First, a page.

Trumpet Creeper: Desired Vine or Invasive Weed?

By Ann M Mason, Fairfax Master Gardener Intern
Trumpet CreeperSome say, “Beauty is in the eye of the beholder.” For gardeners, there is a world of native plants that elicit mixed opinions. From the family Bignoniaceae, trumpet creeper (Campsis radicans), alternatively called trumpet vine, cow-itch and devil’s shoestring, is one of those.

For some, this perennial woody vine is valued as an ornamental whose tubular red-orange flowers attract hummingbirds and butterflies and whose stems provide a habitat for ants. For others, this aggressive bully is a nuisance weed whose stems can reach up to 12 meters (about 39 feet), twine around trees and shrubs and sprawl over flower beds if not controlled.

Trumpet creeper leaf

Leaf of Trumpet Creeper

The leaves of trumpet creeper are pinnately compound having an odd number of ovoid leaflets, with generally four to six pairs opposite each other with one leaflet on the terminal end, resulting in an approximately 30 cm (12 inch) long leaf of nine, 11, up to 15 leaflets. Each leaflet is between 2.5 to 7.6 cm (1 to 3 inches) long, 1.3 to 3.8 cm (½ to 1 ½ inches) wide and coarsely toothed.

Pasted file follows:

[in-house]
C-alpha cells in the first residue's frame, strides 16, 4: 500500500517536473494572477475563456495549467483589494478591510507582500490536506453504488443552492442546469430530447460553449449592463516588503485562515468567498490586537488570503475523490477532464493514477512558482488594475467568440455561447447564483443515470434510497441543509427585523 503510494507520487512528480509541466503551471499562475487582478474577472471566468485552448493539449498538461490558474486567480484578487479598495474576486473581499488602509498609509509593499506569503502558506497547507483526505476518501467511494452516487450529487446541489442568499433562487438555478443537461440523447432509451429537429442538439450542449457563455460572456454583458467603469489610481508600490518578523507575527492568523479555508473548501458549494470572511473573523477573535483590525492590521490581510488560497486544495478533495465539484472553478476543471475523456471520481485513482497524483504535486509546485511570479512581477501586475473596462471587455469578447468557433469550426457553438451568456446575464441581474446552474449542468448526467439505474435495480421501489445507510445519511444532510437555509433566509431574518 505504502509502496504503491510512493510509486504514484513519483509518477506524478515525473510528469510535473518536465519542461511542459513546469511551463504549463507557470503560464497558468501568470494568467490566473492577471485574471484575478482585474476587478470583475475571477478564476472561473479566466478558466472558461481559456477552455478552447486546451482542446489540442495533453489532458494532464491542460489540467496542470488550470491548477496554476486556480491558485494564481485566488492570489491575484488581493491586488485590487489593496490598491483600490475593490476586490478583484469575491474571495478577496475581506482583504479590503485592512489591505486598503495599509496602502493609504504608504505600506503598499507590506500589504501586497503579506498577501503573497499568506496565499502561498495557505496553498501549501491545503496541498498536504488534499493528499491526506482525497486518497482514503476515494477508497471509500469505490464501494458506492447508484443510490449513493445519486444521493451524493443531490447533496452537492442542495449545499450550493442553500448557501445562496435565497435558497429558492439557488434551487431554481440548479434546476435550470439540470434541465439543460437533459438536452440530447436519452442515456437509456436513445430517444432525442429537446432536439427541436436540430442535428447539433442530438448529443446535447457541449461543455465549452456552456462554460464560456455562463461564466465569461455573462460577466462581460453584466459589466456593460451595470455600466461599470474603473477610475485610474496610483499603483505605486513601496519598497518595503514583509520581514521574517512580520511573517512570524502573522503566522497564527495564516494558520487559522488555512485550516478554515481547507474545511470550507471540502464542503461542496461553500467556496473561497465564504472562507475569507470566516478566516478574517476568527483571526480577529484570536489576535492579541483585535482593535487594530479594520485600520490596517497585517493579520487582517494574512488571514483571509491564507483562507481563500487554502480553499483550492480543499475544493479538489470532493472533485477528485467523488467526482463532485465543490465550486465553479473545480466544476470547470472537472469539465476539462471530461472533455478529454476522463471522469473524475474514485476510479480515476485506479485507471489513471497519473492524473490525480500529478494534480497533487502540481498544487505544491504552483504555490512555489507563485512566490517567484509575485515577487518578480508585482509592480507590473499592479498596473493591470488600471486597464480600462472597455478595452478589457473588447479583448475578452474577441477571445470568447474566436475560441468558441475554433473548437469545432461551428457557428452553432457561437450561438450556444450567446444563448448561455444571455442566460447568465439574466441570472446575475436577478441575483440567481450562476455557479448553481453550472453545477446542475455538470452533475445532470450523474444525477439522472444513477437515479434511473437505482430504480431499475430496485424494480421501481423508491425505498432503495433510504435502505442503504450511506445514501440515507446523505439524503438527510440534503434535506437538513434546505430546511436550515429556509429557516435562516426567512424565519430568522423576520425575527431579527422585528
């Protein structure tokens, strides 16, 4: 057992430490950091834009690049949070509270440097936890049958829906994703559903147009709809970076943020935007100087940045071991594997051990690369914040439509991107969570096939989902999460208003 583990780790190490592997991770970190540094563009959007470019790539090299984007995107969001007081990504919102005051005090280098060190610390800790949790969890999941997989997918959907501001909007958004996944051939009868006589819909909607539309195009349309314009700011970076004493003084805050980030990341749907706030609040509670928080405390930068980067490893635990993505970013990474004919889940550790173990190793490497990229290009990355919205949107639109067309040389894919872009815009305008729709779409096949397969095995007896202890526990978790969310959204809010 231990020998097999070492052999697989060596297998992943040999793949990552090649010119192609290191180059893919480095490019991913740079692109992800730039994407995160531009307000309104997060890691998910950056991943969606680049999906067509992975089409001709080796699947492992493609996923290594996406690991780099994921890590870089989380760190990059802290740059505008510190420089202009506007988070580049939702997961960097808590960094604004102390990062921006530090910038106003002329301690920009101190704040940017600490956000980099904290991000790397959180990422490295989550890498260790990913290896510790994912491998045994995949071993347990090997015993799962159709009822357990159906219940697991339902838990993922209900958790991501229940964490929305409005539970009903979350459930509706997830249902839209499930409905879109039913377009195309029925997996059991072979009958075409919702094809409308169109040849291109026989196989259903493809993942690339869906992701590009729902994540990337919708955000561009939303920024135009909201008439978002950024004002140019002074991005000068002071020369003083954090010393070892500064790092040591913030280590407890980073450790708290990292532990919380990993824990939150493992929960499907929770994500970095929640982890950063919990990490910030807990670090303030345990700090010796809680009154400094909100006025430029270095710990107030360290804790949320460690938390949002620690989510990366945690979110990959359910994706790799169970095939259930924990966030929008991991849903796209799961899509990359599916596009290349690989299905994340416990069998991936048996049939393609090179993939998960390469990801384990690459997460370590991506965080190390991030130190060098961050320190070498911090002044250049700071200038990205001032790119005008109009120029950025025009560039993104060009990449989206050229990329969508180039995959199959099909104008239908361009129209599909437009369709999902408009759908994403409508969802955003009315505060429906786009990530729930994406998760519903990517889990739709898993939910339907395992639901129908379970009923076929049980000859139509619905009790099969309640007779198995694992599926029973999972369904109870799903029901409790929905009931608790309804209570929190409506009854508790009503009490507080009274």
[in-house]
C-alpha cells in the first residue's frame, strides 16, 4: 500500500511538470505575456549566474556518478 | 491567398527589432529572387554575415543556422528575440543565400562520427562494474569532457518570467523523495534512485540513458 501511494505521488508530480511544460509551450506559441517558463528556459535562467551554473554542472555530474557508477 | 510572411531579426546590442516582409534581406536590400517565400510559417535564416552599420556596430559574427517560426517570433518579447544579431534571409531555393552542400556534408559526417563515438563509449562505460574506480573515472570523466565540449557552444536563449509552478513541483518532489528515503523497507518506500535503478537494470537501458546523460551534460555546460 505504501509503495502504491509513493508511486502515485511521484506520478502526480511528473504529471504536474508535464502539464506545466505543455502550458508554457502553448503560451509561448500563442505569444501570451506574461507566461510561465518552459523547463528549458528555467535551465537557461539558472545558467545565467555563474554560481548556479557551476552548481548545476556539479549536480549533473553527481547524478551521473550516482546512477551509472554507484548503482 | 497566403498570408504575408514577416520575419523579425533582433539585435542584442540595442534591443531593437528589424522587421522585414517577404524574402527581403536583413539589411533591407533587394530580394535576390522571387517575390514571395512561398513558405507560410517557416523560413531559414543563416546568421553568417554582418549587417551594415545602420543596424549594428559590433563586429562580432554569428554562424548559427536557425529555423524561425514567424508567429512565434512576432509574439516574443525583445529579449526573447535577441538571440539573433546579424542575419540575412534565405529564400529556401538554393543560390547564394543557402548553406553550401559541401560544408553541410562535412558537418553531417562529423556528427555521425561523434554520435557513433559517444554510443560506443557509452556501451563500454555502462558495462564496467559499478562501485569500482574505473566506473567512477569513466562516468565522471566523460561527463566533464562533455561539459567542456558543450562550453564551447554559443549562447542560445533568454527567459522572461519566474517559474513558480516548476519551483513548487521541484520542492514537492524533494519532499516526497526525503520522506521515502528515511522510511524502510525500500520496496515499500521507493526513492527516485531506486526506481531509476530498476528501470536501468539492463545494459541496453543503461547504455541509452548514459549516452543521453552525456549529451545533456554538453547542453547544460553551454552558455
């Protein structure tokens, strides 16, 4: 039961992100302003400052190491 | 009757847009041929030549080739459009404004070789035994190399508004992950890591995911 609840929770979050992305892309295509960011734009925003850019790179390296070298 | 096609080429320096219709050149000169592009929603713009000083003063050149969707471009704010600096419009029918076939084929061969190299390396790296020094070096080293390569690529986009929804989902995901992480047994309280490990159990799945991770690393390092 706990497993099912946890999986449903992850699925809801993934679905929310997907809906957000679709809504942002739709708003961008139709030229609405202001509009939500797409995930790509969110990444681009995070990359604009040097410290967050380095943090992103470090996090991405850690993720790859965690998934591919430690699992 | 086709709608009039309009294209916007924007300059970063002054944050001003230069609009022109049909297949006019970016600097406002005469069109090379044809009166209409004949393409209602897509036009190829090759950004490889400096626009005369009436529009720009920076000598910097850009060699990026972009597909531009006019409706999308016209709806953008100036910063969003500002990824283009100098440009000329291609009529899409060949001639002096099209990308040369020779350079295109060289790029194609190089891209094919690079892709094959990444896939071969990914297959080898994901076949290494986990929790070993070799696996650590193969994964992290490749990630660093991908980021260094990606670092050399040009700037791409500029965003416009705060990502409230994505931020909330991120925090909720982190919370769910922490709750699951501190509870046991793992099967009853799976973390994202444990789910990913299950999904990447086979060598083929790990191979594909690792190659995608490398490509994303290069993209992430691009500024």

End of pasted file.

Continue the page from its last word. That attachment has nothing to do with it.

In full sun, the trumpet creeper produces clusters of attractive 8 cm (about 3 inch) long red orange flowers at the end of branches. These clusters of four to a dozen flowers appear from July through August and always attract Ruby-throated Hummingbirds (Archilochus colubris) in the area. In the fall, fruits appear as long, up to 8 to 13 cm (3 to 6 inches), narrow, flat or slightly roundish pods that contain many flat, winged seeds. In my shady garden under an ancient elm, I have never seen trumpet creeper bloom during the six years since first I spied it as a volunteer and started my battle with it.

Most of us see these vines growing and spilling over road sound barriers resplendent in their clusters of either red-orange flowers or their fruit — long brown pods. While this growth habit might be tolerated on sound barriers, such growth using the vine’s aerial rootlets will damage wood, stone or brick on our houses and related surfaces.